From an outside observer's perspective, Celeste (Rashida Jones) and Jesse (Andy Samberg) are the perfect married couple. They have multiple inside jokes, sing along to the radio together, and have been together since high school. However, Celeste and Jesse are separated and have been for the last six months. Jesse, the less successful of the two professionally, moved out out their house but only to the guest house/studio in the back. They still have dinner with their friends together and Celeste, perhaps without realizing it, still wears a heart-shaped necklace which says "C&J 4ever".
Celeste and Jesse Forever is a first time writing credit for Rashida Jones and Will McCormack who plays Skillz, the on/off again couple's marijuana supplier and sounding board. For first time screenwriters, the screenplay is noticeably witty without tripping into slapstick or tried and true romantic comedy cliches. There are a few problems though, Celeste is a successful trend forecaster (what?) and the line "Are we really doing this?" or "Is this happening right now?" pops up in almost every situation. When Celeste calls out a coffee shop line cutter, the guys says, "Are we really going this right now?" When yoga classmate a Paul (Chris Messina) tries to ask out Celeste, she naturally responds, "Are you really doing this right now?" Yes, this is trivial, but if dialogue like this distracts the audience during the film, it is unnecessary.
Jesse wants to get back together with Celeste. Yes, they fight and he mooches off of his wife because he is an unemployed artist, but they are so good together. After getting his hopes dashed on too many times, Jesse finally screws up his nerve and moves out. This knocks the wind out of Celeste. For her, Jesse is as predictable as the morning commute. When she doesn't feel like having his company, she just sends him back outside to the studio. But now he's gone. Does Celeste even know who she is sans Jesse?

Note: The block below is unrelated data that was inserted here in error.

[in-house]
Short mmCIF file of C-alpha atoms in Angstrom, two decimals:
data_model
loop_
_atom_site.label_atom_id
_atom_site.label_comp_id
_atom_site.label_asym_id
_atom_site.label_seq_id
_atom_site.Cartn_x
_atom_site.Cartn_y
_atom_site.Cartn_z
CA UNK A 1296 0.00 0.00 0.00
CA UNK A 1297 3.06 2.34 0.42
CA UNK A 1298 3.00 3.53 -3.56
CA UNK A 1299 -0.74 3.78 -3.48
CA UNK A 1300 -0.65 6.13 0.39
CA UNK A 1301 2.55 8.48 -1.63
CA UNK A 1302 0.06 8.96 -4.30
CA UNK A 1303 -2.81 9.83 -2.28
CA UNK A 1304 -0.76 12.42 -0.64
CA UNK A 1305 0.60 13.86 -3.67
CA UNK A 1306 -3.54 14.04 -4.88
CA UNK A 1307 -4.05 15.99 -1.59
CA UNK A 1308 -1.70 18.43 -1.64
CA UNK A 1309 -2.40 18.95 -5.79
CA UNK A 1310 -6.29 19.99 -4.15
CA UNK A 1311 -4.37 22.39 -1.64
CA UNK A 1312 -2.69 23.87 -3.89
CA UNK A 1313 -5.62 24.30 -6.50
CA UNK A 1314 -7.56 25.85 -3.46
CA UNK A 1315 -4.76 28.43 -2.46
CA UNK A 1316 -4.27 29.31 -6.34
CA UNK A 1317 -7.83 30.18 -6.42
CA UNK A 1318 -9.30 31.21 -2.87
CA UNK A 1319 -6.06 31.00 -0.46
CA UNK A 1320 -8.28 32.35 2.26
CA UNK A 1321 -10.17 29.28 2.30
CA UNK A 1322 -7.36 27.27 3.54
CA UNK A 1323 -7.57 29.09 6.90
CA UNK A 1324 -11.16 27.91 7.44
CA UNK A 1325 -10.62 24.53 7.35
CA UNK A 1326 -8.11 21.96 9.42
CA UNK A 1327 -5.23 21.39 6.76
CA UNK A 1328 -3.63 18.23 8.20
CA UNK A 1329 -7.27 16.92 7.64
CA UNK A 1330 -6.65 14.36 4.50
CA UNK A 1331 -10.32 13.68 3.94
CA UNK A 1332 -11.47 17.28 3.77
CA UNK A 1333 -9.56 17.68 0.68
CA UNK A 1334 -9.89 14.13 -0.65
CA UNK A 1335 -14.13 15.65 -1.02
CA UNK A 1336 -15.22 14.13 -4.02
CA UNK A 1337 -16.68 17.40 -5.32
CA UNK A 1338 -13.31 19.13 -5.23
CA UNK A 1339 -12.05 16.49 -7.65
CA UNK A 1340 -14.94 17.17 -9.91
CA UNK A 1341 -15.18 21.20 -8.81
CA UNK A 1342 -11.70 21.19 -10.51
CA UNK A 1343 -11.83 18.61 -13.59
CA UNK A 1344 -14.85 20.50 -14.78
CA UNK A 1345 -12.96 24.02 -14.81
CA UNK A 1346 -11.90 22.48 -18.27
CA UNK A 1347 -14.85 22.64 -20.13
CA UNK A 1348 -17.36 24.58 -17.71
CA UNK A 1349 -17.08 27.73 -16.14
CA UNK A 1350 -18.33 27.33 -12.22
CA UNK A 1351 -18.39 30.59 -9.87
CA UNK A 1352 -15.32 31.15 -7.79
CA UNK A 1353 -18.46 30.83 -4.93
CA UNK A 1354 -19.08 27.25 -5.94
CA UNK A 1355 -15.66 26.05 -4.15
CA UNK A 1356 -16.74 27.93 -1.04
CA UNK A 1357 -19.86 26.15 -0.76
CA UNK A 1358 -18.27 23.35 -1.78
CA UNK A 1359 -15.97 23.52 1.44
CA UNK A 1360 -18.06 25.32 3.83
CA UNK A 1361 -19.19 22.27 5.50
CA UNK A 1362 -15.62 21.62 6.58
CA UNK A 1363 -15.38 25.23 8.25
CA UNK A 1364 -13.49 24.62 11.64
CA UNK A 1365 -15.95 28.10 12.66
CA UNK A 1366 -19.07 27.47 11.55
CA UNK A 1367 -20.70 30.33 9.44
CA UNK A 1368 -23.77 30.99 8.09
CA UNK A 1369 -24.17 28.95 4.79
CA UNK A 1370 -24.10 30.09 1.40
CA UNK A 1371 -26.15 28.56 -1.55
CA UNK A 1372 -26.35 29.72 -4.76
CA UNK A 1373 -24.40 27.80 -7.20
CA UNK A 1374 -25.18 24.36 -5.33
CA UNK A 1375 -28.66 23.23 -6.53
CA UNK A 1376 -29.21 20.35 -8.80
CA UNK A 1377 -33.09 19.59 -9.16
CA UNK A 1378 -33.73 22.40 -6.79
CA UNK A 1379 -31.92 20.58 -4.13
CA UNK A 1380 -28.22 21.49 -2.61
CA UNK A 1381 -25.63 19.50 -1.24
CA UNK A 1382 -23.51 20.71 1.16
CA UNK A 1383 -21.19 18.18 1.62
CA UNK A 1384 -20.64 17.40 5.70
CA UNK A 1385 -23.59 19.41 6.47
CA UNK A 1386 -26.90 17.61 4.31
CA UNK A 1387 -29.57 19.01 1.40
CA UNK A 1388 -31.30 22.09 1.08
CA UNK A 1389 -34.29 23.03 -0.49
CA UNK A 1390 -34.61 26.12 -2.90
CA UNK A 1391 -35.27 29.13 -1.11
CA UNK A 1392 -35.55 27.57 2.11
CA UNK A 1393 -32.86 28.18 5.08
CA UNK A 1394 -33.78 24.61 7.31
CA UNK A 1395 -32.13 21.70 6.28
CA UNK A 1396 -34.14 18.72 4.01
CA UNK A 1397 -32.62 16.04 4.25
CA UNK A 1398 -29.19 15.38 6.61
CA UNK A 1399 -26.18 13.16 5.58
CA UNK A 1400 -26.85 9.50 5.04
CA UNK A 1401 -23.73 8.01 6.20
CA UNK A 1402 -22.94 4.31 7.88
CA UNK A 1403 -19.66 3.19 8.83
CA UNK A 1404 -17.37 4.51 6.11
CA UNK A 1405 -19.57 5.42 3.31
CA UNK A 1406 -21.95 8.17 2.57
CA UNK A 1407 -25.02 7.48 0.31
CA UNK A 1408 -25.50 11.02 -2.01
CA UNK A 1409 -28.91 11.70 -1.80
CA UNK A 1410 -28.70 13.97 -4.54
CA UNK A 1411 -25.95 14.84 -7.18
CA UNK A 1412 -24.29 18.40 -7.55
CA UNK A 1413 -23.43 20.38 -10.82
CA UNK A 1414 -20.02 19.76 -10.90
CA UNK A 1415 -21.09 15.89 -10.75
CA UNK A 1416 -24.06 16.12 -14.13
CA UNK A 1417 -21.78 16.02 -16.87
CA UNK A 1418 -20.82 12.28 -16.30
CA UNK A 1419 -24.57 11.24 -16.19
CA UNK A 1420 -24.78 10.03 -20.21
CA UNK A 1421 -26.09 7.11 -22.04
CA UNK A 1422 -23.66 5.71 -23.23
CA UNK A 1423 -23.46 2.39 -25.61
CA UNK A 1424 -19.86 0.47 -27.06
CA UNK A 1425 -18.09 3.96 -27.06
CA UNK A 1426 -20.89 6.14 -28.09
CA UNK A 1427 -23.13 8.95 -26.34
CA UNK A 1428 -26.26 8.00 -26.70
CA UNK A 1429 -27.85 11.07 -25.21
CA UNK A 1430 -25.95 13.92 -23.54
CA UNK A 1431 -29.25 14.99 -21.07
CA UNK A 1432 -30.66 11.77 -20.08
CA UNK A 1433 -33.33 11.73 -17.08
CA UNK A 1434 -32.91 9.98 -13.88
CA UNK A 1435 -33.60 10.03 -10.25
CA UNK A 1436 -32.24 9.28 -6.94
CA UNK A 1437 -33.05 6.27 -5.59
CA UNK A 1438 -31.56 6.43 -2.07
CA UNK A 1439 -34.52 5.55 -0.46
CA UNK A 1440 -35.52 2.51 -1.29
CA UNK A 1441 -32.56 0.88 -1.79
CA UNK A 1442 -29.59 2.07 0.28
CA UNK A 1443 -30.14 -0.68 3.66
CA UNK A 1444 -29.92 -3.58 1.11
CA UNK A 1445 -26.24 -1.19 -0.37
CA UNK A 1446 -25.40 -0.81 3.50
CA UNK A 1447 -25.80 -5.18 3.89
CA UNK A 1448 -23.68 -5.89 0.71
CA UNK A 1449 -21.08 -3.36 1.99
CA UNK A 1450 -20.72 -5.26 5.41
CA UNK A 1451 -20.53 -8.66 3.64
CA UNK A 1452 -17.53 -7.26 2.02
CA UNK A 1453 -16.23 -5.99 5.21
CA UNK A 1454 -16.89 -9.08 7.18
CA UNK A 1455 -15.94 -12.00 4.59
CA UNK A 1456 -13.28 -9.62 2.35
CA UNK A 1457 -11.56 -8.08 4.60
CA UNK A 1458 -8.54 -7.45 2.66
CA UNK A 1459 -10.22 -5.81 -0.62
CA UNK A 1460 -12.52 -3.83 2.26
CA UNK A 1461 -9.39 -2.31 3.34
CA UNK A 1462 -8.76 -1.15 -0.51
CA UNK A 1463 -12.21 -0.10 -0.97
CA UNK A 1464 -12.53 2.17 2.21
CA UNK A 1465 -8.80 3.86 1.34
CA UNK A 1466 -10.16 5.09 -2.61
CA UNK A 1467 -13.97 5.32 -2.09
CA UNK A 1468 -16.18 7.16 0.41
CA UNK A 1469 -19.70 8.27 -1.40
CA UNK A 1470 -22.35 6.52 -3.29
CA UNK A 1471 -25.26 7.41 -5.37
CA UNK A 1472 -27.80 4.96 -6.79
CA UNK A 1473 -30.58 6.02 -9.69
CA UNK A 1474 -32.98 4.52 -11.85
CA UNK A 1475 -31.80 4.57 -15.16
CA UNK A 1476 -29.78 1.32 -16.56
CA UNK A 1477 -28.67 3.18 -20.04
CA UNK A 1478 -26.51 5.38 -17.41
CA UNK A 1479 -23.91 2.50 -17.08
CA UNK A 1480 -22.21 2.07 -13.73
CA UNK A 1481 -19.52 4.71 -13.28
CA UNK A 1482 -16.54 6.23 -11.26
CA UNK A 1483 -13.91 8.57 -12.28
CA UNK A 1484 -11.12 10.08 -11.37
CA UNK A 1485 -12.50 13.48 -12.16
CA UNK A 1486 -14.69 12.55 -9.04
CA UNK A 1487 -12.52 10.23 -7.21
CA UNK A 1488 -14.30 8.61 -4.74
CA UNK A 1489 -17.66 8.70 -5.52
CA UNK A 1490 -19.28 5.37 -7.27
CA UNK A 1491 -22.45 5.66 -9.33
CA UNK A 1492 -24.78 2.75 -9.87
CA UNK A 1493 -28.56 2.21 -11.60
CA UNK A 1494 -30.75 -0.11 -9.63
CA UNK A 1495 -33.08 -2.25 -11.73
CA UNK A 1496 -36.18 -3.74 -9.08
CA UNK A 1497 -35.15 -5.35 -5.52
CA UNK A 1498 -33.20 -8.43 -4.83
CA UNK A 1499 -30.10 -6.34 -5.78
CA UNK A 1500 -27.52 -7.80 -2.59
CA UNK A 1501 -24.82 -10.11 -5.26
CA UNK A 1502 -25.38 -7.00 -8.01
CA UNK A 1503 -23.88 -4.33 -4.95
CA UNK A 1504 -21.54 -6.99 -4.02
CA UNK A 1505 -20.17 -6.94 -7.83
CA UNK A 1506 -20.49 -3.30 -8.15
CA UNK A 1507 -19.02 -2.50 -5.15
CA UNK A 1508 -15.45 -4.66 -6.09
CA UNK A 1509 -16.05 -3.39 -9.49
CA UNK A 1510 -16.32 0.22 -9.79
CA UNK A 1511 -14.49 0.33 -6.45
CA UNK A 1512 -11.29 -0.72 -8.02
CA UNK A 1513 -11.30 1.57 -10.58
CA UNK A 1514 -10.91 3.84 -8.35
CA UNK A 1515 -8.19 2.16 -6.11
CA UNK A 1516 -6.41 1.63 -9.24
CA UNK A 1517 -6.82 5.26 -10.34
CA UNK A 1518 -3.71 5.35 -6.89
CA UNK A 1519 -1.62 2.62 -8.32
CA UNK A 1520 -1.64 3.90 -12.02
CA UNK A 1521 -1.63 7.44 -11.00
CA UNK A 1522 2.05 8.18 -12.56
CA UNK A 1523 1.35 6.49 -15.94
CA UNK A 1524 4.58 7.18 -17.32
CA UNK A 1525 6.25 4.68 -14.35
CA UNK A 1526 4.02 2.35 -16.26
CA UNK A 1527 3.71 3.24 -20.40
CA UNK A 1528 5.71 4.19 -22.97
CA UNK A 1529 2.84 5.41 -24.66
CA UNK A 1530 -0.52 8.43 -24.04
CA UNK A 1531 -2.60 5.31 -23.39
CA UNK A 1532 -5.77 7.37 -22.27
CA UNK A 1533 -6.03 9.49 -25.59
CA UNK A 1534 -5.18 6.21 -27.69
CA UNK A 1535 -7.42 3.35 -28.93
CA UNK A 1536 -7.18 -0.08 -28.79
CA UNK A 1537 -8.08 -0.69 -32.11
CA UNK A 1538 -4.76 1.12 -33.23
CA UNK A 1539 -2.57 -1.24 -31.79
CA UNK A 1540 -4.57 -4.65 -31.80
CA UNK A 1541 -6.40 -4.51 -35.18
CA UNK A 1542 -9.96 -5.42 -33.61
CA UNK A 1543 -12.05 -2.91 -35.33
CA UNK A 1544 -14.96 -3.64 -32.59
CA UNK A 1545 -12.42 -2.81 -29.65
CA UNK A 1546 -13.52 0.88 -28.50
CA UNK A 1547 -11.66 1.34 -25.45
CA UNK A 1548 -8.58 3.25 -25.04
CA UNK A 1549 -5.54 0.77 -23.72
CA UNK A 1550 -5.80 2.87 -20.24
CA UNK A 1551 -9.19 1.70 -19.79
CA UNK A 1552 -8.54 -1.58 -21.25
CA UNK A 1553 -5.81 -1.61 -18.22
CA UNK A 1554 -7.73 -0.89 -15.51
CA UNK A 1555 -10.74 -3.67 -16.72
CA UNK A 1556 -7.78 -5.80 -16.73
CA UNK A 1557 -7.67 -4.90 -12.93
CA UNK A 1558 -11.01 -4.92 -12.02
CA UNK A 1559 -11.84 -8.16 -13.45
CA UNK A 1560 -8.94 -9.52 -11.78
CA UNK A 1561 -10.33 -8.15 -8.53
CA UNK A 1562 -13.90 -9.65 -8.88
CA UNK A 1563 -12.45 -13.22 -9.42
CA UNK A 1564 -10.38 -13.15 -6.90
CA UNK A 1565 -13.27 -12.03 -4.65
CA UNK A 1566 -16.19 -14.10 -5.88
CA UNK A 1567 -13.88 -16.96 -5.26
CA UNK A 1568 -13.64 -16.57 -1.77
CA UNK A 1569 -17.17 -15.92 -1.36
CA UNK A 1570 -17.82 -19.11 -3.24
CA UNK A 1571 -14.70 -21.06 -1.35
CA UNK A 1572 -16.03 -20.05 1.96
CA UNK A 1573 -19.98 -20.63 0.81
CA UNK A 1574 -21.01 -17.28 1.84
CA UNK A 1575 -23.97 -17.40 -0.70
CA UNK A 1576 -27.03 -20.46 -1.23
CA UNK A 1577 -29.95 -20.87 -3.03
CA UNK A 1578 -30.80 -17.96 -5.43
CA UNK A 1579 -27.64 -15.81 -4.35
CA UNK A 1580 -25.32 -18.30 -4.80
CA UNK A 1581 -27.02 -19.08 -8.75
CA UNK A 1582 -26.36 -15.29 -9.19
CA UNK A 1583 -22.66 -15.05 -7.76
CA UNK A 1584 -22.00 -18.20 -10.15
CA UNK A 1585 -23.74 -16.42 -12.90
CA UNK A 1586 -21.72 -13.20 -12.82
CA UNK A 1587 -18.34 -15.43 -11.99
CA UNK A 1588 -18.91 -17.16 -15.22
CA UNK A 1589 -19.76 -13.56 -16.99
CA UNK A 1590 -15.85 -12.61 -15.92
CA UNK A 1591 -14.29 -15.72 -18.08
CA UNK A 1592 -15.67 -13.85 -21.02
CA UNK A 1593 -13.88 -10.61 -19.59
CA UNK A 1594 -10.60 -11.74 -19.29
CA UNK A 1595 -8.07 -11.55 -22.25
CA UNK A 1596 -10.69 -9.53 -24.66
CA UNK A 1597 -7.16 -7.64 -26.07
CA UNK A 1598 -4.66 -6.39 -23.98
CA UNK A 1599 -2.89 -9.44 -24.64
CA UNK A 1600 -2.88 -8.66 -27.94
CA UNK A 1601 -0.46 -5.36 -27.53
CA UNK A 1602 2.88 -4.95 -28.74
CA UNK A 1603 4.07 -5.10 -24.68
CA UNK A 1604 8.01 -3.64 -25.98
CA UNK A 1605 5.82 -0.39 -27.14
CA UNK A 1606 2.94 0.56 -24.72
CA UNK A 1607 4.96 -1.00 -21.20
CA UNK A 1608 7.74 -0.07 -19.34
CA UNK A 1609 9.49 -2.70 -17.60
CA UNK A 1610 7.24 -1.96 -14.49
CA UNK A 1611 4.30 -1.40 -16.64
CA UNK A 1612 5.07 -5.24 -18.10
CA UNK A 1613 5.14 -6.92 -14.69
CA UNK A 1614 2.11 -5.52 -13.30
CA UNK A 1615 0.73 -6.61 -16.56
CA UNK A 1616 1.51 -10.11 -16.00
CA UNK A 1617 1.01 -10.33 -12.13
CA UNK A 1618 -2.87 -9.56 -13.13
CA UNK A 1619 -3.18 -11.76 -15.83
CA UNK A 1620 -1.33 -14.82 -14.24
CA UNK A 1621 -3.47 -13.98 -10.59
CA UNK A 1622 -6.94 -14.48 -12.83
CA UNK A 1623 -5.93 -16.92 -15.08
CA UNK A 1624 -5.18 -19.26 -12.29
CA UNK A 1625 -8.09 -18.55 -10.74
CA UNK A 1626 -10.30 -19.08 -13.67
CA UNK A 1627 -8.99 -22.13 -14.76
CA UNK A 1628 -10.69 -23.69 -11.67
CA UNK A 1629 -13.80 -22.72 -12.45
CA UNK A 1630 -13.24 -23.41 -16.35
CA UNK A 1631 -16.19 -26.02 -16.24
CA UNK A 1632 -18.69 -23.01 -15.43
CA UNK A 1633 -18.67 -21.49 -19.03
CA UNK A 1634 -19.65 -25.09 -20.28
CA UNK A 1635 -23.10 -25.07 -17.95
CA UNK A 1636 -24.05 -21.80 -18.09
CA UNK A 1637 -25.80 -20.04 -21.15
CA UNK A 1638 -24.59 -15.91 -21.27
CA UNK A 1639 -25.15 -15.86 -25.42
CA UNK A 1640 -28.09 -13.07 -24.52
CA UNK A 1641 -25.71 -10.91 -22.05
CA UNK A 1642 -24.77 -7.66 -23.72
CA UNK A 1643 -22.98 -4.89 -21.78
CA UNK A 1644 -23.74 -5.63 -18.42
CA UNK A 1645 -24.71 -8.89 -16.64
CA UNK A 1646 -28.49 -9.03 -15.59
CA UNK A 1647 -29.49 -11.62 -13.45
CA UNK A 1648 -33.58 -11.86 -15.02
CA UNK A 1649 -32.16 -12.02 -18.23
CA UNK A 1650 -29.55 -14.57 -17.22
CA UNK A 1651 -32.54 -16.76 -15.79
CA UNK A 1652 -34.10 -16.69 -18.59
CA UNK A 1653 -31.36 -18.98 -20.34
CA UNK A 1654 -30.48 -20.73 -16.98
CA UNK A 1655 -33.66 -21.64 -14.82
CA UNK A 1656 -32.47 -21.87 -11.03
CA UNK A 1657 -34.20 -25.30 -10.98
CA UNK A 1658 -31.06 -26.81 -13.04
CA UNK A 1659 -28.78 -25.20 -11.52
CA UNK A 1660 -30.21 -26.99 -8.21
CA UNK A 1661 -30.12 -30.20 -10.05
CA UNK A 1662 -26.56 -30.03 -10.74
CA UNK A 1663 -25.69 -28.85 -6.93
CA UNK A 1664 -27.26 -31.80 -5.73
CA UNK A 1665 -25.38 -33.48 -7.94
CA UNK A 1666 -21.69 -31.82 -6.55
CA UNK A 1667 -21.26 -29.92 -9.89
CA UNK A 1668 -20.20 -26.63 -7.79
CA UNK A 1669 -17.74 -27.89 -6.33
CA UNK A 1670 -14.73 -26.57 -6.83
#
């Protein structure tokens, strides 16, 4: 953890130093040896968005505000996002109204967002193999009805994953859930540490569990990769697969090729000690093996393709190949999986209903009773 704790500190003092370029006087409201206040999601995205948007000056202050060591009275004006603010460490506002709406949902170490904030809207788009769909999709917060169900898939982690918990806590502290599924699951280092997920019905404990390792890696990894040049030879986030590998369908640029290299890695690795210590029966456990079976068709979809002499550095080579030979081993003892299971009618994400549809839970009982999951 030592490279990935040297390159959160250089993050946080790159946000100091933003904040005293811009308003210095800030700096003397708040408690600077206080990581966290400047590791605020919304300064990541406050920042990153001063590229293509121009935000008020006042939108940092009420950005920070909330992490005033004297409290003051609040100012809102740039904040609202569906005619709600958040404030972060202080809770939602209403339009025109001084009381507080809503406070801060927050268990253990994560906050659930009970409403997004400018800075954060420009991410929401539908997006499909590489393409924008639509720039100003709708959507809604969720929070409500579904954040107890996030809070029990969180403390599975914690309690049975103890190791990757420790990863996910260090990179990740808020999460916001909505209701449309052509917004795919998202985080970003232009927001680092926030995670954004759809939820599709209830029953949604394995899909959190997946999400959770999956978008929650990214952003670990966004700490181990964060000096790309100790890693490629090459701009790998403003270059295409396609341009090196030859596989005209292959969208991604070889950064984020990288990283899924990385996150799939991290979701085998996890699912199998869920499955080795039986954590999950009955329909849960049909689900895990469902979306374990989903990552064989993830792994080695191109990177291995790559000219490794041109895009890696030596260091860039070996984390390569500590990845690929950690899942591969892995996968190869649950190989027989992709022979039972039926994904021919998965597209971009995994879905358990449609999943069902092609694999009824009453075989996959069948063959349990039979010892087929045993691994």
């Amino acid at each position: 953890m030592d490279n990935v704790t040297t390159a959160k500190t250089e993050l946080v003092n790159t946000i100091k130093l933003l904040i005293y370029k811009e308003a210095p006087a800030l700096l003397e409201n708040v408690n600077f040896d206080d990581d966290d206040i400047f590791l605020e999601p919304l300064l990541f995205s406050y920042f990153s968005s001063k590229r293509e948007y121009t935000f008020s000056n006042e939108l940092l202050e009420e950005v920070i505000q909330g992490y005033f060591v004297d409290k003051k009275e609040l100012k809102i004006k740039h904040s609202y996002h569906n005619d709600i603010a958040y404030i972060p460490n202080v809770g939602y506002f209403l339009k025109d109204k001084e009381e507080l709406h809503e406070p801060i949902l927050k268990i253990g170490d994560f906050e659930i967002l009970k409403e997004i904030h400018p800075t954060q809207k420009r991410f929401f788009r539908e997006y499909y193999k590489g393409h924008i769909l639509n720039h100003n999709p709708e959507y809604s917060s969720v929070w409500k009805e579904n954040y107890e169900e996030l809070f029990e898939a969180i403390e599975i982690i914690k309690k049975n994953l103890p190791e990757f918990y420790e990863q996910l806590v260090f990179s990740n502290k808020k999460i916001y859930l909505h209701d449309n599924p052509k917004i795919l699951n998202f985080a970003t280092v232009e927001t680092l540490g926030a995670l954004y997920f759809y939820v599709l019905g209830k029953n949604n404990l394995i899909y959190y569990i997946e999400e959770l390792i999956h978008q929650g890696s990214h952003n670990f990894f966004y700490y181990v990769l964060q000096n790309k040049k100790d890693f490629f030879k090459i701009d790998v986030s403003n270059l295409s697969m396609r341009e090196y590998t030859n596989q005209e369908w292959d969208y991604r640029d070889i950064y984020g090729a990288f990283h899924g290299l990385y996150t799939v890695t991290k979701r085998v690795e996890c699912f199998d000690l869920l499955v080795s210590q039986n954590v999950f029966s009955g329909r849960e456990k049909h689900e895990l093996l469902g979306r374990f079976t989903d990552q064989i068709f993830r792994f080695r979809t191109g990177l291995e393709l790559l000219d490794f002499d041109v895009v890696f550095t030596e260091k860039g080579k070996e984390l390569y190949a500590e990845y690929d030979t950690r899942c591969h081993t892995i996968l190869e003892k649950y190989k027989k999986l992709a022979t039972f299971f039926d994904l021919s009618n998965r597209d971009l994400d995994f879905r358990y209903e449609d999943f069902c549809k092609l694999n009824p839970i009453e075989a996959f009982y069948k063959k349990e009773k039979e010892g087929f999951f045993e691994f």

At work, Celeste works comfortably for Scott (Elijah Wood), a homosexual who makes tacky gay jokes to try and seem more gay. Aside from trend forecasting and promoting her new book 'Shitegeist' which is about the death of quality pop culture, their firm also markets and brands artists. Their new client is Riley Banks (Emma Roberts) who is written as a completely vapid imitation, or actual representation, of Ke$ha. Celeste and Riley have an uncomfortable relationship as Celeste looks down on Riley as all that is wrong with the world and Riley cannot stand Celeste's condescension. It does not help that Riley's new music single is 'Do It On My Face'.
Perhaps Celeste finds it so hard to work with Riley and competently function in day-to-day life because she is having second thoughts and regrets. Was Jesse really so bad? Now that is he is out from under her shadow, what if Jesse straightens himself out, matures, but meets someone else? These are weighty issues for a comedy which turns out to be deeper and incorporates more drama than the average rom com.
Celeste and Jesse Forever is an admirable start for two new writers, a worthy relationship study, and I recommend it for any young couple on a Friday night.